One Mic Two Gods: the controversy continues

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LIL WAYNE vs KING DAVID: Best Rapper Ever? distinguishing the holy from the profane by Nicole Hawkins May 29, 2012

PRIESTLY KING. MILITARY GENERAL. WARRIOR. HERO. SINGING SHEPHERD BOY…huh?

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King David wins his most famous battle as a teenager in front of the country.

That’s a common response when reflecting on the humble beginnings of King David from the Bible. But why does one of the fiercest gladiators long to be remembered as one of the “sweet psalmist of Israel”? (2 Samuel 23:1) It’s simple: being God’s unseen worshipper was more important than all the other titles. So what does that have to do with Lil Wayne?

Rappers can be seen as those called to be preachers for God. They are people who were made to deliver words to sway a generation. However, is that “anointed one” going to rap lyrics about a life of pleasure and power, or life of redemption and surrender? Either way, it must be seen, church kids are following Lil Wayne, and I haven’t seen anyone trying to remix the Book of Psalms. But who is the better choice to follow?

Since King David’s reputation precedes him with his life recorded in 3 books (1 & 2 Samuel, and 1 Chronicles); let’s look at Lil Wayne’s life first. Born Dwayne Michael Carter Jr. in the Hollygrove section of New Orleans, LA, it seemed he lived a lifetime before released his first record.

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Lil Wayne

By age 2, his parents were divorced and his biological dad deserted their family. Before he turned 10, with sheer endurance, he became known by Cash Money Records after performing at their parties. By age 11, he excelled in school, but had shot himself accidentally after he literally “rapped” himself into a record deal with Cash Money on their answering machine. However, his step-dad, Reginald McDonald, wouldn’t let him work with Cash Money Records. But a chain of events would change Wayne’s destiny. By age 15, he was taken out of school by his mom and got his GED, juggling fatherhood and the untimely murder of his stepfather.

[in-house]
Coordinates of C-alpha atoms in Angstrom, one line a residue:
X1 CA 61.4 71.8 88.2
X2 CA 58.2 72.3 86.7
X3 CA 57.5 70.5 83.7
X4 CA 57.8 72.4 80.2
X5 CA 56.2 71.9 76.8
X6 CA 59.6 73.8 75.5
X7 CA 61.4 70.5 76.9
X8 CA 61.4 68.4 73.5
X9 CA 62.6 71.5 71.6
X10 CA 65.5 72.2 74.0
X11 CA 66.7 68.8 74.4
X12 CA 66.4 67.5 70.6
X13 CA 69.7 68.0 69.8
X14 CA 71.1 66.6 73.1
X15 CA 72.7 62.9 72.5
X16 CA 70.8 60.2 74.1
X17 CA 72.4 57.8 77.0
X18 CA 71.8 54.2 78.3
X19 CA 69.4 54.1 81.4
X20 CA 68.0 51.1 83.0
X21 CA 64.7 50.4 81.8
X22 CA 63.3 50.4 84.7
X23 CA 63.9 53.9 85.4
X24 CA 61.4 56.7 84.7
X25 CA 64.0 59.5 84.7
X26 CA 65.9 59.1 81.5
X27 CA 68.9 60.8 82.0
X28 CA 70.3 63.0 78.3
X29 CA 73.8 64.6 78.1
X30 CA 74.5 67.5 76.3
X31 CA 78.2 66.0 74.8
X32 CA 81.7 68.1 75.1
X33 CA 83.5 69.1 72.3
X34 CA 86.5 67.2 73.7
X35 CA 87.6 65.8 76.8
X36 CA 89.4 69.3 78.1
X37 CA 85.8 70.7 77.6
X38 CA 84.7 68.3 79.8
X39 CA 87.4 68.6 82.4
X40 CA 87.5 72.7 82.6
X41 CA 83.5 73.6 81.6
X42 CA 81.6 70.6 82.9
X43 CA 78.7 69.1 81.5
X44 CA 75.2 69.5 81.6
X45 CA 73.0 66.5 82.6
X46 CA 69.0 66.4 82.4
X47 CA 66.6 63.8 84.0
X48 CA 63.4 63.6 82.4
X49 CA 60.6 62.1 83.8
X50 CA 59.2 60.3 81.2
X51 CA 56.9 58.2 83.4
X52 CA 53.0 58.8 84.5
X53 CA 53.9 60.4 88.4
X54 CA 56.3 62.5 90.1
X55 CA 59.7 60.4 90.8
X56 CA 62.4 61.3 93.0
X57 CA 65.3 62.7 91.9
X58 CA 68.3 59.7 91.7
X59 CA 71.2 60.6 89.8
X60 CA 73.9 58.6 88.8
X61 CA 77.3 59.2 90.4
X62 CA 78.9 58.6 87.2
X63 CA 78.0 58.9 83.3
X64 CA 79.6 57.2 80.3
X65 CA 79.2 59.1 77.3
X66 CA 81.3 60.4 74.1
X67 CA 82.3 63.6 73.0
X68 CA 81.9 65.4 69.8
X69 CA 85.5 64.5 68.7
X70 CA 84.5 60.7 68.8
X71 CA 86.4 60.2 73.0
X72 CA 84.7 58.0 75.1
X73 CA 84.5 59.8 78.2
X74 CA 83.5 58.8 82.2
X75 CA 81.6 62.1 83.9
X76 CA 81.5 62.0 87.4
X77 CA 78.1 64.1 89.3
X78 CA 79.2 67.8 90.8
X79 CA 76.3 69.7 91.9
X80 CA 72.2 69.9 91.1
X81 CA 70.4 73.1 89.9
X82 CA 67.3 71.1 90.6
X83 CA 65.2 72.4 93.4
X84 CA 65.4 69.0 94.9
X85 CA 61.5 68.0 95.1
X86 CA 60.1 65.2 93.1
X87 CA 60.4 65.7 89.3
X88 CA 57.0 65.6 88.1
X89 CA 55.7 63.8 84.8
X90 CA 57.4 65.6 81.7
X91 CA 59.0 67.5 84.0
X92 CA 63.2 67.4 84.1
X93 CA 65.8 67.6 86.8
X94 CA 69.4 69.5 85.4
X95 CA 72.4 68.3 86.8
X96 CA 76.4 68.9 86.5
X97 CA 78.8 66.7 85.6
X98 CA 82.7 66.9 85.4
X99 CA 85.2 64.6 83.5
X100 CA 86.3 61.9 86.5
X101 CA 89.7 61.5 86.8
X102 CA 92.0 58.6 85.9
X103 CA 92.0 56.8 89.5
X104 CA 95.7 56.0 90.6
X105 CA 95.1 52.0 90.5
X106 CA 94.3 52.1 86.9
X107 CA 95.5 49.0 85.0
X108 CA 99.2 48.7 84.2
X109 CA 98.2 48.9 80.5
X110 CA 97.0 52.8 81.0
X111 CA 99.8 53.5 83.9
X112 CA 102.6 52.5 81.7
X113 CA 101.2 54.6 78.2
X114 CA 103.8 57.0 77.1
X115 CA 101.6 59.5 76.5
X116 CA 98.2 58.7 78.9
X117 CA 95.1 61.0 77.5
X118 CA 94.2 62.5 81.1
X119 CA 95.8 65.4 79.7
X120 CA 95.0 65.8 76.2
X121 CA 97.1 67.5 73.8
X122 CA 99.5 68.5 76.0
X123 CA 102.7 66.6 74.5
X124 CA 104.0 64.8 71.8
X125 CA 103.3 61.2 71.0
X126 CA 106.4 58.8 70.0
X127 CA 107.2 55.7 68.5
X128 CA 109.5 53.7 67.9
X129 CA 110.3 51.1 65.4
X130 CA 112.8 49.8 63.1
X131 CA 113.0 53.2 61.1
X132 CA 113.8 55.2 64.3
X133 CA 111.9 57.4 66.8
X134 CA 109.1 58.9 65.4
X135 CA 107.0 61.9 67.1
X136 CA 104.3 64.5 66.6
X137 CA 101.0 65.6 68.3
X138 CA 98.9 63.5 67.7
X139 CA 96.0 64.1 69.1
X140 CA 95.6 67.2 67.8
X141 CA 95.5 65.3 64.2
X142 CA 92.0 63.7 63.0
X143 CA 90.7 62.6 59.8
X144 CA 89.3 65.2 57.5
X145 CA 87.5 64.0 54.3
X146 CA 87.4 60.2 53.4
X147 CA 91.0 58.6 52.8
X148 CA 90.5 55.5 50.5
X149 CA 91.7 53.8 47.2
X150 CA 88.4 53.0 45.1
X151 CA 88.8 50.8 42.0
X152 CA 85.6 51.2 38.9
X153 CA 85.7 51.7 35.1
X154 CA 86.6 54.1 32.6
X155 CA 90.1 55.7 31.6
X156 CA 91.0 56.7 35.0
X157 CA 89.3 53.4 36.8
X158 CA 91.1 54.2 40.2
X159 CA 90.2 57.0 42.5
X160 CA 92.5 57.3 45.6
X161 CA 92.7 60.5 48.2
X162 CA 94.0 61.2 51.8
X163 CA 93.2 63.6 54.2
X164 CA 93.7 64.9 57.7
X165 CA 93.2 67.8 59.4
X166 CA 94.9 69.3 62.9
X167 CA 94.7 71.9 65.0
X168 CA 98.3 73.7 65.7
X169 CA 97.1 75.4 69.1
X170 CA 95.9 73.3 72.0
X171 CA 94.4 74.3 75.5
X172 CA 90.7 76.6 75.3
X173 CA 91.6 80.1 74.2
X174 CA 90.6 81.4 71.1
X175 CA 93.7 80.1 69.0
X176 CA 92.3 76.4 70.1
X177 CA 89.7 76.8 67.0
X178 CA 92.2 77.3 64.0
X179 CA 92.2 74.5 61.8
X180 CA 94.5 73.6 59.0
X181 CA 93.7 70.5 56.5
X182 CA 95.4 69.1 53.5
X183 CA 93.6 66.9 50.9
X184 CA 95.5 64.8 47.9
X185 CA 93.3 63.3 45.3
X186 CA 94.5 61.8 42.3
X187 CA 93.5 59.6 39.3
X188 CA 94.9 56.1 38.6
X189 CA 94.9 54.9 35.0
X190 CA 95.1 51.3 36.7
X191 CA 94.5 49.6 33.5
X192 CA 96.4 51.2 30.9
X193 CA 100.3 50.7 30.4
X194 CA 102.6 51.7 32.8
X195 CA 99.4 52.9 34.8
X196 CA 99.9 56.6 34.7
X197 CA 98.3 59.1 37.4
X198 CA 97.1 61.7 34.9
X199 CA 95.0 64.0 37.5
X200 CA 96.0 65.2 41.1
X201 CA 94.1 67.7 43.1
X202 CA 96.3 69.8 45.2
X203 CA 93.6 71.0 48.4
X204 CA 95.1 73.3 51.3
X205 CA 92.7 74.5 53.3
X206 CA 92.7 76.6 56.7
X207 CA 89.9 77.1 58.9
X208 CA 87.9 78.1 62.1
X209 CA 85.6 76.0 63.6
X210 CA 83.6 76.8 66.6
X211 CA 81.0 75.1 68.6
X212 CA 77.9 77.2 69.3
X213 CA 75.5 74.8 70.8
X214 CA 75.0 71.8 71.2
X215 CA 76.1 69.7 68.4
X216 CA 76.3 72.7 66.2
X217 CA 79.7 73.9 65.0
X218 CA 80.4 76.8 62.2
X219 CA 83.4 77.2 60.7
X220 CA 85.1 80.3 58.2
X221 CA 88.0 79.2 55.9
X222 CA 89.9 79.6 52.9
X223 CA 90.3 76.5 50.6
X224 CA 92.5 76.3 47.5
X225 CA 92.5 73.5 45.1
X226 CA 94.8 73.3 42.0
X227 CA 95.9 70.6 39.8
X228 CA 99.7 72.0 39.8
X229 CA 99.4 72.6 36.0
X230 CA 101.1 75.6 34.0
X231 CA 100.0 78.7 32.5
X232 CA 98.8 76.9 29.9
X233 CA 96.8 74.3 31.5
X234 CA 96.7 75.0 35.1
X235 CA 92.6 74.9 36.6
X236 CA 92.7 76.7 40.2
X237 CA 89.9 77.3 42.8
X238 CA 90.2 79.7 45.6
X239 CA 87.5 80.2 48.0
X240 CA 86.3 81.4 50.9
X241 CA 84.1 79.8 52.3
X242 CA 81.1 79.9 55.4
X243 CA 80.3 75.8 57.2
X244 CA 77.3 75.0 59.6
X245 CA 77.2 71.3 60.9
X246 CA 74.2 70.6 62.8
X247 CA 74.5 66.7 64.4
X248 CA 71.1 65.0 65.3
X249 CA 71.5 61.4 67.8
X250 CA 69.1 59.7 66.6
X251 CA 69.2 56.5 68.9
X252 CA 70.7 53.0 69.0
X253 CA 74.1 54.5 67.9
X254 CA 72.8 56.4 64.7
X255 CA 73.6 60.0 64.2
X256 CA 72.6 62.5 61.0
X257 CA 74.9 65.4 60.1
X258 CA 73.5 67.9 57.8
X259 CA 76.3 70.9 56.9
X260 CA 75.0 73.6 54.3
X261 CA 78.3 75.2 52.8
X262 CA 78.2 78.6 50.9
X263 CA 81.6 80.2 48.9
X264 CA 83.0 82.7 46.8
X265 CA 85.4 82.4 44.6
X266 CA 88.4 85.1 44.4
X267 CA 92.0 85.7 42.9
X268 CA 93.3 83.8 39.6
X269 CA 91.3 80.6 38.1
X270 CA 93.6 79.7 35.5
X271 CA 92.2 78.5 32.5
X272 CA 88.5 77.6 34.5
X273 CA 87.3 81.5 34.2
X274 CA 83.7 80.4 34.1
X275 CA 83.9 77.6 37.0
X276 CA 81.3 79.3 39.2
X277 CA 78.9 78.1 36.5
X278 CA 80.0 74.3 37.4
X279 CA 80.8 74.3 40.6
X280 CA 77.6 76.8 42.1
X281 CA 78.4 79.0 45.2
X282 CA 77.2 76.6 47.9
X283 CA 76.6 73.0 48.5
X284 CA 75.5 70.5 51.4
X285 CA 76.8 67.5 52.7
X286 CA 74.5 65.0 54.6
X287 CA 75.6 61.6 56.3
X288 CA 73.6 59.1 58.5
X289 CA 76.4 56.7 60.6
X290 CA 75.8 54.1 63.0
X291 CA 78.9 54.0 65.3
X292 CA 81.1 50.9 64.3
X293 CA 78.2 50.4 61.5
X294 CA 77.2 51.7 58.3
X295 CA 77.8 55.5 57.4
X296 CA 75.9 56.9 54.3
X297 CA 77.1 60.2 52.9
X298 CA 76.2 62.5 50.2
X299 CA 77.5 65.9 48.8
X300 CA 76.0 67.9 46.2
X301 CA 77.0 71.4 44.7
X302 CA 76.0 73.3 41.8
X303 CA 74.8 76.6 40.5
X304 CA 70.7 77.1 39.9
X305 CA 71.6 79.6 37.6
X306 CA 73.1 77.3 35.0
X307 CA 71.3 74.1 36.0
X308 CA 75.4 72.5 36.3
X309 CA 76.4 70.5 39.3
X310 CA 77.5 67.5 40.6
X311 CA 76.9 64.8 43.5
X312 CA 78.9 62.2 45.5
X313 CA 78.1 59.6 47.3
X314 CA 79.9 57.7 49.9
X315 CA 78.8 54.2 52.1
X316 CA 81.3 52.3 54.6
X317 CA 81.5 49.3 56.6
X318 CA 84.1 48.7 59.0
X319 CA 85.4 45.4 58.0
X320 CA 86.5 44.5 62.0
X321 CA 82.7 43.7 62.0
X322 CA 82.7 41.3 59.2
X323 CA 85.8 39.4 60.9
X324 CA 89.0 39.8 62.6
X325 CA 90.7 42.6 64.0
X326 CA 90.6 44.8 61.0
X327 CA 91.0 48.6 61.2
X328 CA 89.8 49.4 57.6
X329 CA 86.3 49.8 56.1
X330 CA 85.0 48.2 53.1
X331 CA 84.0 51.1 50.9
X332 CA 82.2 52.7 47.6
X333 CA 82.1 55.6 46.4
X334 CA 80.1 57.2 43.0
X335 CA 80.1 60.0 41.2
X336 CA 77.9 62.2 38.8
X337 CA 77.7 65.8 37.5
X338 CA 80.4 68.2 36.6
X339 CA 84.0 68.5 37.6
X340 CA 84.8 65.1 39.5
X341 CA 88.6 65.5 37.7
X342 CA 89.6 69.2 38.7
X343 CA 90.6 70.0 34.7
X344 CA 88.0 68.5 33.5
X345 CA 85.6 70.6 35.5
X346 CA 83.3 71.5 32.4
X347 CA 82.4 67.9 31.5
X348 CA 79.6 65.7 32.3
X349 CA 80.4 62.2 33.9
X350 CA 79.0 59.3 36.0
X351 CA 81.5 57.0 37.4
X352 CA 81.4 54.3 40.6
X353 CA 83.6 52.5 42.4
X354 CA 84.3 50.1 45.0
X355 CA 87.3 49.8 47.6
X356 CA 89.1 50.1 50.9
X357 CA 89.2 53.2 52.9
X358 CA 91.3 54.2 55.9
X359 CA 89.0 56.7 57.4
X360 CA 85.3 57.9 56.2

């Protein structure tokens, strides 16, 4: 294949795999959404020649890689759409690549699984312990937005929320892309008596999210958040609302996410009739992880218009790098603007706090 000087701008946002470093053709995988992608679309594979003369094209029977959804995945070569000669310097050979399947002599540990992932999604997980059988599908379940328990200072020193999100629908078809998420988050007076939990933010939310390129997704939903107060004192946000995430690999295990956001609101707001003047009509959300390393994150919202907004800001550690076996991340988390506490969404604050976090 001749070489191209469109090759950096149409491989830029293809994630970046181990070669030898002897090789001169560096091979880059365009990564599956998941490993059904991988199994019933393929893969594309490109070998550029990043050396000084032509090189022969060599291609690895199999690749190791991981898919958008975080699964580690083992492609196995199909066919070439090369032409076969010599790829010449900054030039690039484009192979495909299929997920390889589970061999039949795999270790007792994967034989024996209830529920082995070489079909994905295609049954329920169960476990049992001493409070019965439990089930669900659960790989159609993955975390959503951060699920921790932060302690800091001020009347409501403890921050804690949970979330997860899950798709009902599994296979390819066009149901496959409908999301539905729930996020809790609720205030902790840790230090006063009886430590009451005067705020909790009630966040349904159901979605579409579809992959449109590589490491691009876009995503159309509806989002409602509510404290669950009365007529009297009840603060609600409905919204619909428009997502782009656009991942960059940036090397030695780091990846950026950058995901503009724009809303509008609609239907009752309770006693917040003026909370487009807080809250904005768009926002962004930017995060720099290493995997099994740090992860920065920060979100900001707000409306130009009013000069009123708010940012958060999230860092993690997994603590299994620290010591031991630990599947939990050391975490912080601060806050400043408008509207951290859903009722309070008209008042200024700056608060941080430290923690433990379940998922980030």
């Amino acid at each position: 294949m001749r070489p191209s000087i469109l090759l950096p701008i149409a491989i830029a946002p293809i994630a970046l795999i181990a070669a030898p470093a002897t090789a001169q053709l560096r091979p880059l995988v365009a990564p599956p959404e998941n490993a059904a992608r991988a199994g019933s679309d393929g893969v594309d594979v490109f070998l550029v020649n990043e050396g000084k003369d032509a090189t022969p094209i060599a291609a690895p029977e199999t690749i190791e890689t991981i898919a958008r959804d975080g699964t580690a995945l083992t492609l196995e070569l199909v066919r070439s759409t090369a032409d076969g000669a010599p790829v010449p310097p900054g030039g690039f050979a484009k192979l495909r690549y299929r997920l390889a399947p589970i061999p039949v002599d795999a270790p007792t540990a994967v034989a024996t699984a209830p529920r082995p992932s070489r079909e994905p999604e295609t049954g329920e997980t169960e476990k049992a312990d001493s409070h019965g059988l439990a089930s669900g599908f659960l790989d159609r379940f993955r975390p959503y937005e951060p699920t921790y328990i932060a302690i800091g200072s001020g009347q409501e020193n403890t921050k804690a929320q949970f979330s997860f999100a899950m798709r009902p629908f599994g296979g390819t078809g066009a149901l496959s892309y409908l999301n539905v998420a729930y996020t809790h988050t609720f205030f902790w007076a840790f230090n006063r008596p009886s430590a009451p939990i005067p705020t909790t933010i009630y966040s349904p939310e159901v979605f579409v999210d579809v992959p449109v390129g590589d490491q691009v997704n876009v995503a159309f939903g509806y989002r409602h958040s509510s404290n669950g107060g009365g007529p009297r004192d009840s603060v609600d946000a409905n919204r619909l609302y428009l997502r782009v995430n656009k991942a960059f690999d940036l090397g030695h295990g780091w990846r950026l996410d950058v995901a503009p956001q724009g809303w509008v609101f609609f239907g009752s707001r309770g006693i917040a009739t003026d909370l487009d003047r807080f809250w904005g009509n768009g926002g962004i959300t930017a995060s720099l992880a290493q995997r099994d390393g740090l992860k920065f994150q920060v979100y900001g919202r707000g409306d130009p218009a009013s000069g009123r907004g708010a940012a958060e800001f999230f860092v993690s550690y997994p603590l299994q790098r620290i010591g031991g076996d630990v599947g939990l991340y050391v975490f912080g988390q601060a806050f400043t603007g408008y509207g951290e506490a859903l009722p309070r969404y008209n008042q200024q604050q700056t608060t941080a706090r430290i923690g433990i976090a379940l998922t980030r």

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Lil Wayne with father figure, mentor & producer, Birdman

INSERT Bryan “Birdman” Williams. Birdman took on two fatherless children: Lil Wayne and B.G. aka Baby Gangsta (whose father was also murdered) and formed the Hot Boys, including their “big brother” rapper, Juvenile. They exploded on the scene, upstaging older hip hop artists and gaining the fans of their age. Yet when B.G. got arrested and Juvenile left disgruntled over royalties, the roster seemed to be thinning out…Lil Wayne took his place and became a solo artist. To top it off, currently he has been reportedly offered a $150 million dollar contract with Cash Money, the largest music deal in American history. Even with the long-haired-tattooed-diamond-crusted-teeth-saggy-jean persona, Lil Wayne has left an impression, whether people listen to him or not.